STOCKTON — Mariel Montes and her younger brother, Alexandro, grew up in a family that valued education.
Their parents Maribel and Miguel, immigrated to the United States from Mexico and met in Stockton, where they were married and raised their family. Maribel teaches third graders at Martin Luther King Jr. Elementary School in Stockton, and she and Miguel couldn’t be more proud, as both of their children recently graduated with honors: Mariel from the University of California, Los Angeles, and Alexandro from Franklin High School in Stockton.
“I’m very thankful to have awesome kids,” Maribel Montes said. “Since they were little kids, we always liked to read books to them. They always knew the importance of doing good in school and respecting their teachers and classmates. We reminded them what we expected them to do and we provided them with the tools to be successful in school.
Mariel and Alexandro were ever mindful of the sacrifices their parents made for them. Maribel is from Zacatecas and Miguel hails from Michoacán. Maribel came with her parents when she was 15 years old and learned English from her cousins, who already in the United States. She attended Edison High School, San Joaquin Delta College and Stanislaus State and earned a teaching credential. She has been a teacher since she was 22 years old. Miguel earned his associates of arts degree at Delta College and works for a large company.
Their work ethic and dedication to better themselves and their community through education made an impression on their kids.
“Their hopes were to give us a better life,” Mariel said. “We grew up with strong family values and education was a part of that and giving back to the community. It was definitely all tied together.”
Mariel, 21, was in the rigorous International Baccalaureate Program at Franklin High School and graduated in 2016 as the class valedictorian with a 4.85 grade point average on a 5.0 scale. While in high school, Mariel gave back to the community through her volunteer work to improve education and retention at elementary schools. At Franklin, her classmates predominantly were Hispanic and Latino, but at UCLA, a city unto itself with 45,000 students, of which 19% are Hispanic or Latino, the transition was somewhat difficult.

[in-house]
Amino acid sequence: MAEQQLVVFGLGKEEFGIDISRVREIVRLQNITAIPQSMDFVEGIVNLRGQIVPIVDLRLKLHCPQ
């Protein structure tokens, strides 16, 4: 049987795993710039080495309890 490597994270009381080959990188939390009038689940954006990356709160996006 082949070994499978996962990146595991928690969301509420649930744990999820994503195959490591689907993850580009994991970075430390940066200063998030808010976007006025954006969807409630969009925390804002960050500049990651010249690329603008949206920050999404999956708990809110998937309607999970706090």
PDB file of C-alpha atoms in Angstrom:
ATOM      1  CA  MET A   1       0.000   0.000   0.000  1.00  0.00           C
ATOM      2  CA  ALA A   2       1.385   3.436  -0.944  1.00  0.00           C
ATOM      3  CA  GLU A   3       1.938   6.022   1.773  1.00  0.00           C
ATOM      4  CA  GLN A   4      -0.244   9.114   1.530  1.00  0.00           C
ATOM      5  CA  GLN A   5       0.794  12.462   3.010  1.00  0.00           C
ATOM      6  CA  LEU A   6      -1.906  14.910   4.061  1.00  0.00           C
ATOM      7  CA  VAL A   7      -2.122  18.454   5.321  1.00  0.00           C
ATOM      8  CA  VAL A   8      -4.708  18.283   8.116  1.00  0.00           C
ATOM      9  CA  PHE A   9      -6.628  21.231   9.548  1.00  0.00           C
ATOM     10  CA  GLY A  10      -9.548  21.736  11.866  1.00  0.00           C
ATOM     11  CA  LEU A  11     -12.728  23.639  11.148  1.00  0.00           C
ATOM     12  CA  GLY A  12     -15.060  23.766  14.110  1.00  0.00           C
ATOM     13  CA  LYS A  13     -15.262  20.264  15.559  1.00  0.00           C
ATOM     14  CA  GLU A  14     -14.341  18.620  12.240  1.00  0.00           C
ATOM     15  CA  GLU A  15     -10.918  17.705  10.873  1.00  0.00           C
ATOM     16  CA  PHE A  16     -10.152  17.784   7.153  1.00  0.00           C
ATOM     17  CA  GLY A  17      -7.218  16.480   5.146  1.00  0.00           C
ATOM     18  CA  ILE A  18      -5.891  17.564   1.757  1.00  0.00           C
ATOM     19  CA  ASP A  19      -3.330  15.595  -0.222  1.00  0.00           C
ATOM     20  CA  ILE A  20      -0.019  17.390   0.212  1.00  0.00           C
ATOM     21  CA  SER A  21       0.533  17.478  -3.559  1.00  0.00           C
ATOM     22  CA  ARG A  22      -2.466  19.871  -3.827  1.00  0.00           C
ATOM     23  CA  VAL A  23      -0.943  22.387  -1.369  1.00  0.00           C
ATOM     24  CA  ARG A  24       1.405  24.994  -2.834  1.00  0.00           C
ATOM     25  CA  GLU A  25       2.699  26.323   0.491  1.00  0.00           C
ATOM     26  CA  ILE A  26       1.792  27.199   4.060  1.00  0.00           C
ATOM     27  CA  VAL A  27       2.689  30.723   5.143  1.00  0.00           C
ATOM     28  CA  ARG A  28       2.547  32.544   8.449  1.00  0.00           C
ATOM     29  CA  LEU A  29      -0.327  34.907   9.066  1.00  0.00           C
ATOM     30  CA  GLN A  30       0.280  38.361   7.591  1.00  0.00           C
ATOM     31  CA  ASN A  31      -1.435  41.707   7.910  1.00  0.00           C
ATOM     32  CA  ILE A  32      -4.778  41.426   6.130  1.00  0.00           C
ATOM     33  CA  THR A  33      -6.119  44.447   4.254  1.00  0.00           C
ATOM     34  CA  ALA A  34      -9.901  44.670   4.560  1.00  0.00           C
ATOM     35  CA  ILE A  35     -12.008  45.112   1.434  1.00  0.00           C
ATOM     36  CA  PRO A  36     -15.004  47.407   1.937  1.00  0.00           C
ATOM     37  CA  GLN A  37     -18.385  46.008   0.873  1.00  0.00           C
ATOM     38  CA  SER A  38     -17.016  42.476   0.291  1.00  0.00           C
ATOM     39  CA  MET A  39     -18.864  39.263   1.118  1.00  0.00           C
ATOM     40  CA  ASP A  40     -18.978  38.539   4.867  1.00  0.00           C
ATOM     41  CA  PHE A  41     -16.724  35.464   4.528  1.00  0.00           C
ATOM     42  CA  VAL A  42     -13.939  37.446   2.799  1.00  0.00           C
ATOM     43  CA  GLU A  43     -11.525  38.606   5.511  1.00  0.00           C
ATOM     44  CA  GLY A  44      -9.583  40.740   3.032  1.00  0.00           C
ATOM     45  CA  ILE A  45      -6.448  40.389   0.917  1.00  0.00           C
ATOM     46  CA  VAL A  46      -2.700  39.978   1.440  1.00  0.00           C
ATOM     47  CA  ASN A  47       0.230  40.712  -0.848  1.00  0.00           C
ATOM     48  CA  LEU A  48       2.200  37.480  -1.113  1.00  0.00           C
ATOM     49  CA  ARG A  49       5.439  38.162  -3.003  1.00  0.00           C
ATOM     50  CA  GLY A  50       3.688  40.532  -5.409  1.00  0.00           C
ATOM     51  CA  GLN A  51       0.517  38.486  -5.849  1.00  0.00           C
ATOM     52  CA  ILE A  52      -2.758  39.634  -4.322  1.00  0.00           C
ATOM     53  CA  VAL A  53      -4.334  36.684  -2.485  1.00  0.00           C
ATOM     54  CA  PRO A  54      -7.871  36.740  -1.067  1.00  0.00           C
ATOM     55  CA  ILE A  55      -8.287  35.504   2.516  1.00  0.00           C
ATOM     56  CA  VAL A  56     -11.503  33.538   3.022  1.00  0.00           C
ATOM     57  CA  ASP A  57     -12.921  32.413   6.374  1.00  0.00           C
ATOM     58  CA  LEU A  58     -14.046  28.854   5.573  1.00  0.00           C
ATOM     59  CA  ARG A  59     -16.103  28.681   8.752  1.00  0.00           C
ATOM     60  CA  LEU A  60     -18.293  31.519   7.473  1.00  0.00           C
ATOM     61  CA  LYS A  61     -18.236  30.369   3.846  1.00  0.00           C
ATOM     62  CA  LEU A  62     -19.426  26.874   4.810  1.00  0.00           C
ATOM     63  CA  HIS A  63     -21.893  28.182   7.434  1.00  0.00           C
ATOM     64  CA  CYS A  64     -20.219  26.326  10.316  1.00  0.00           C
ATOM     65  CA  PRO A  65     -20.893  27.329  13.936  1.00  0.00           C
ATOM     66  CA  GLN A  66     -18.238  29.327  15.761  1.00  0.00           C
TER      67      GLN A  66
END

“It was a big culture shock” she said. “It definitely was something challenging for me to go there and be in an environment where diversity and representation is always there. That can be challenging in many ways.”
Mariel rose above the challenges and combined her academic interests with her passion to help people, especially those who are underrepresented. She developed an interest in mental health issues and researched addiction, substance abuse among minorities. Mariel double-majored in psychology and sociology and devoted herself to promoting education and mental health in underserved communities. She served with Movimiento Estudiantil Chicano de Aztlan (MEChA) and graduated this year Magna Cum Laude. She wants to go to graduate school and eventually earn her doctorate. But first, Mariel has accepted a position in the Resident Life Program at UCLA and will oversee resident advisors in the dormitories to help students’ mental health.
“I’m hoping to improve the quality of mental health for students living in the dorms and giving back to students, especially those in the Latino community, as well as from backgrounds like in Stockton that might be underrepresented in higher education,” she said.
Alexandro, 17, followed his sister’s footsteps at Franklin High, graduating this year as class valedictorian with a 4.86 GPA in the IB program. And like his sister, he was active on campus and in the community as President of the Spanish Club and a member of the National Honor Society. Alexandro also will attend UCLA, but he wants to study English with the goal of being a teacher, like his mother. Alexandro’s long-term goal is to be a school principal and ascend in the ranks of school administration.
“My experience as a Latino, I feel like the community and culture has impacted my life a lot,” Alexandro said. “A big part of that is the fact that much of my family immigrated to the U.S. from Mexico and a lot of my friends are children of immigrants. You really want to make them proud and make their sacrifices worth something.”
It’s been a tough year for seniors in wake of the coronavirus pandemic, which closed campuses nationwide. Alexandro and his classmates missed out on prom, their senior trip, their graduation ceremony and much more.
“But at the same time, we had other experiences, like a virtual graduation, that were different in their own ways,” he said.
Alexandro said most of his friends are his classmates and though initially he was happy he didn’t have to go to his stressful classes on campus, he soon realized he missed it.
“When we realized we weren’t going to be going back, some of my friends I didn’t get the chance to say goodbye,” he said. “That was a big part of it.”
Alexandro said he is super excited to go college. He said everyone, including his sister, have told how fun it will be and how much he will grow as a person.
“But I’m scared the coronavirus is going to mess that up,” he said. “We’re not sure if I can go on campus for my first semester. But we can still go and get the full experience and do all the typical college stuff.”
Alexandro said whatever happens, he will make the best of it and make his family proud.
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